Despite advances in the orphan drug development process and the more prominent role that patient advocacy groups now play, researchers in this area still face a number of challenges. But, fortunately, increased collaboration between patient groups, industry leaders, and regulatory bodies can help overcome these hurdles.
Barriers to orphan drug research include:
- Small population By definition, rare diseases affect only a fraction of the world’s population, making it difficult to collect enough volunteers for a scientifically and statistically sound clinical trial.
- Geographically widespread population Not only are rare disease patient populations small, but they are often spread out all over the world, raising additional logistical challenges to trial recruitment and research.
- Research naive sites Maintaining the accuracy and credibility of data during a trial is of the utmost importance, and it presents a particular challenge in the rare disease space.
- Unknown or sparse natural history A natural history is an important tool that allows researchers to understand how a disease progresses without intervention, but there is a frustrating lack of this data available currently.
- Lack of defined biomarkers As scientists make progress in genomics and begin to identify more precise metrics for success, it will become increasingly important to employ use of biomarkers in designing trials and treatments.
- Lack of surrogate endpoints The central question of a trial is how to define success, but in the case of rare and poorly understood diseases, this may mean thinking beyond conventional metrics to consider other patient-reported factors.
- Recruitment and retention Since people with rare diseases are often quite ill, it can be a challenge — both logistically and psychologically — to recruit and retain them for clinical observation.
Patient advocacy groups are in a unique position to provide insights and recommendations that address each of these obstacles. Encouraging greater collaboration and participation of patients is an important step in overcoming existing challenges in drug development. Yet, it’s important to consider the particular needs and wants of both the pharmaceutical industry and patient groups to ensure that all parties are benefiting from increased engagement.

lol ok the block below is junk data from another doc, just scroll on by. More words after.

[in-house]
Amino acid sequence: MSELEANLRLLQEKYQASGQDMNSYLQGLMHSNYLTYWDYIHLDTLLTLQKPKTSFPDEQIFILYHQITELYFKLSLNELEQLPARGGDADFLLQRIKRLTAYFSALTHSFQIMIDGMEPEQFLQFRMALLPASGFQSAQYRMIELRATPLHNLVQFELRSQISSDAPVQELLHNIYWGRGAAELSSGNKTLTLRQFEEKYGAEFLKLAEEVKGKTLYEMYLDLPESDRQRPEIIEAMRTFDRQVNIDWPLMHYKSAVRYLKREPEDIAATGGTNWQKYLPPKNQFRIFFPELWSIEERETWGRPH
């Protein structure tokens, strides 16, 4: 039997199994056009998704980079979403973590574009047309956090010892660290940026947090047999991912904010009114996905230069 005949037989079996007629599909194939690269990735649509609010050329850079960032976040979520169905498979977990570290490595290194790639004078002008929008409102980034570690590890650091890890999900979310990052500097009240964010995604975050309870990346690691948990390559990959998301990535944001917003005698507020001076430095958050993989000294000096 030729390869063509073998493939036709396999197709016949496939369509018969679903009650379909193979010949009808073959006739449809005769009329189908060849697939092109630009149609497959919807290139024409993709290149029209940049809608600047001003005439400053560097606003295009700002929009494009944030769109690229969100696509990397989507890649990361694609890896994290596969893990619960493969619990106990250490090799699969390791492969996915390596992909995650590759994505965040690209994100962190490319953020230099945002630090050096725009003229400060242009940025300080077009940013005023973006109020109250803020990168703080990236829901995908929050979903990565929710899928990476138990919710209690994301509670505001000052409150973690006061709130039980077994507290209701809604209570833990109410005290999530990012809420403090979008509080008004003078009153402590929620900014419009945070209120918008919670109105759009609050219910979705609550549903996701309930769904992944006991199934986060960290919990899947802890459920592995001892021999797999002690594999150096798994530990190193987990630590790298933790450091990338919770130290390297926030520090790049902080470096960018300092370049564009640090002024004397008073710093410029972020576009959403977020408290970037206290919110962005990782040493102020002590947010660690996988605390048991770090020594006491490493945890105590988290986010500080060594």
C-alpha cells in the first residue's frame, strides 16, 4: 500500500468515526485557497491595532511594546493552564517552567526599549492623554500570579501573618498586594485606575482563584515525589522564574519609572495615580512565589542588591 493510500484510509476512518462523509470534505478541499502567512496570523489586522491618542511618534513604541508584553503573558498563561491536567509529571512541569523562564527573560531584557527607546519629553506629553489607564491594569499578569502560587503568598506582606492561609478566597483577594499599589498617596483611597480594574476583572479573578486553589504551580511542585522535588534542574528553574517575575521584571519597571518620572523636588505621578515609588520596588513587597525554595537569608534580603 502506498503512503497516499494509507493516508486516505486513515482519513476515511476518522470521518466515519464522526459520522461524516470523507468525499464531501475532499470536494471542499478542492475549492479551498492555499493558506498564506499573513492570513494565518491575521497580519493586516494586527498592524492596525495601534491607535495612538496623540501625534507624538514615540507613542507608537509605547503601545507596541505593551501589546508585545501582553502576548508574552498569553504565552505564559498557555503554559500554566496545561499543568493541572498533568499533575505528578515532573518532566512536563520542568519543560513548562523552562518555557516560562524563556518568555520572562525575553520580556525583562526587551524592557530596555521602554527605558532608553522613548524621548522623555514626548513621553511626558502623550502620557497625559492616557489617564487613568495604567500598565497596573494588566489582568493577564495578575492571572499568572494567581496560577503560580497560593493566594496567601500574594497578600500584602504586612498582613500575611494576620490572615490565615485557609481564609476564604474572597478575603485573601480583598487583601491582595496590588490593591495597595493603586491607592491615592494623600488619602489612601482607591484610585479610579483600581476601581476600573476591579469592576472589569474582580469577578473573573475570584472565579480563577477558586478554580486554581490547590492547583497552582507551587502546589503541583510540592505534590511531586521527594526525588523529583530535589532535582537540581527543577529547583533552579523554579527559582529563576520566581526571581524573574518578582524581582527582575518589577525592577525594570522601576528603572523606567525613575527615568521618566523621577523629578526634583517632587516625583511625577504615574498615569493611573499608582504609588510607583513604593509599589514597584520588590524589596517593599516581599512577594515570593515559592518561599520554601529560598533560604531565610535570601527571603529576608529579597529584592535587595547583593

In general, we can identify three main areas in which the pharmaceutical industry can benefit from patient input:
- Input Who better than patient advocates to help steer researchers in developing trials and identifying outcome measures?
- Access Patient groups can provide relationships and connections to opinion leaders for a particular disease and sites where trial recruitment can be more successful.
- Data As mentioned, natural history and pre-screening data are incredibly important, yet not widely available to researchers, so advocacy groups can play a key role here.
On the other hand, there has often been a tenuous relationship between the pharmaceutical industry and patient groups. In order to foster a more productive and beneficial relationship, it’s important to consider the following needs of advocacy groups:
- Involvement Transparency and open communication throughout the research and development process are essential.
- Partnership Advocacy groups want to make their voices heard, and they also expect that industry groups will offer financial and other kinds of community support that go beyond a specific trial.
- Respect Patient groups need to maintain credibility within the patient community, so relationships with pharmaceutical companies must be perceived as mutually beneficial and respectful to all involved.
Orphan drug development has been a long, uphill battle, but due to recent legislation and greater collaboration between patient advocacy groups, the pharmaceutical industry and government regulators, currently, there are unprecedented opportunities for advancement. All parties involved are seeking more cures, for more patients, than ever before, and systems are in place that can make this a reality.
Learn more about the future of orphan drug development and patient advocacy by watching rare disease expert, Juliet Moritz speak at World Orphan Drug Conference Europe.